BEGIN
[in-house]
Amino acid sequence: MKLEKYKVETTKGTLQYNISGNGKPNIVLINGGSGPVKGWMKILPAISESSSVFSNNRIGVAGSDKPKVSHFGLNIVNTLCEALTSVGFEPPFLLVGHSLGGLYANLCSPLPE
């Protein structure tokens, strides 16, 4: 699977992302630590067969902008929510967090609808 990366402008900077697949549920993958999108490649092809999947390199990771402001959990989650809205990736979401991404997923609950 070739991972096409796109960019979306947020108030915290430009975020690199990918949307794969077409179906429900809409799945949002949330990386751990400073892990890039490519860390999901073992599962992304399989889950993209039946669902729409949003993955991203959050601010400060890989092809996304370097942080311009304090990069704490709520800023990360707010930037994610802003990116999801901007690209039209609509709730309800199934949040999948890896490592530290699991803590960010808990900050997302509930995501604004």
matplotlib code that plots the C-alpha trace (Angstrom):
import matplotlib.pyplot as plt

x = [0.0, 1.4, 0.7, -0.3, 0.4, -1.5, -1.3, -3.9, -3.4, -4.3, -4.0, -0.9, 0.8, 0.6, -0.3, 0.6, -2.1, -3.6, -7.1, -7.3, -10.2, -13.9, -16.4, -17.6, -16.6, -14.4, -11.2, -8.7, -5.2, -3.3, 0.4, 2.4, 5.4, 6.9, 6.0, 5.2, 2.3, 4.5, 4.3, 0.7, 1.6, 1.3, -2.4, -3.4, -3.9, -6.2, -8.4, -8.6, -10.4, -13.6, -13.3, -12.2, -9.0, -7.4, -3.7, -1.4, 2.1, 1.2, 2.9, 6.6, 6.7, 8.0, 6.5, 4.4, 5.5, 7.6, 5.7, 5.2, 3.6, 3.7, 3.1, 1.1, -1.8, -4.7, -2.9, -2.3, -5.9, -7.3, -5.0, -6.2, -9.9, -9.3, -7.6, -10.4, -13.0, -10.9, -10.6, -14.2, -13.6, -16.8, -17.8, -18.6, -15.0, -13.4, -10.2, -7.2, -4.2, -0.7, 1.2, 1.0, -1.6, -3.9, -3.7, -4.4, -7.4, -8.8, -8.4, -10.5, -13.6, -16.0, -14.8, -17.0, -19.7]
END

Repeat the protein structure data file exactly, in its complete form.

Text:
[in-house]
Amino acid sequence: MKLEKYKVETTKGTLQYNISGNGKPNIVLINGGSGPVKGWMKILPAISESSSVFSNNRIGVAGSDKPKVSHFGLNIVNTLCEALTSVGFEPPFLLVGHSLGGLYANLCSPLPE
């Protein structure tokens, strides 16, 4: 699977992302630590067969902008929510967090609808 990366402008900077697949549920993958999108490649092809999947390199990771402001959990989650809205990736979401991404997923609950 070739991972096409796109960019979306947020108030915290430009975020690199990918949307794969077409179906429900809409799945949002949330990386751990400073892990890039490519860390999901073992599962992304399989889950993209039946669902729409949003993955991203959050601010400060890989092809996304370097942080311009304090990069704490709520800023990360707010930037994610802003990116999801901007690209039209609509709730309800199934949040999948890896490592530290699991803590960010808990900050997302509930995501604004």
matplotlib code that plots the C-alpha trace (Angstrom):
import matplotlib.pyplot as plt

x = [0.0, 1.4, 0.7, -0.3, 0.4, -1.5, -1.3, -3.9, -3.4, -4.3, -4.0, -0.9, 0.8, 0.6, -0.3, 0.6, -2.1, -3.6, -7.1, -7.3, -10.2, -13.9, -16.4, -17.6, -16.6, -14.4, -11.2, -8.7, -5.2, -3.3, 0.4, 2.4, 5.4, 6.9, 6.0, 5.2, 2.3, 4.5, 4.3, 0.7, 1.6, 1.3, -2.4, -3.4, -3.9, -6.2, -8.4, -8.6, -10.4, -13.6, -13.3, -12.2, -9.0, -7.4, -3.7, -1.4, 2.1, 1.2, 2.9, 6.6, 6.7, 8.0, 6.5, 4.4, 5.5, 7.6, 5.7, 5.2, 3.6, 3.7, 3.1, 1.1, -1.8, -4.7, -2.9, -2.3, -5.9, -7.3, -5.0, -6.2, -9.9, -9.3, -7.6, -10.4, -13.0, -10.9, -10.6, -14.2, -13.6, -16.8, -17.8, -18.6, -15.0, -13.4, -10.2, -7.2, -4.2, -0.7, 1.2, 1.0, -1.6, -3.9, -3.7, -4.4, -7.4, -8.8, -8.4, -10.5, -13.6, -16.0, -14.8, -17.0, -19.7]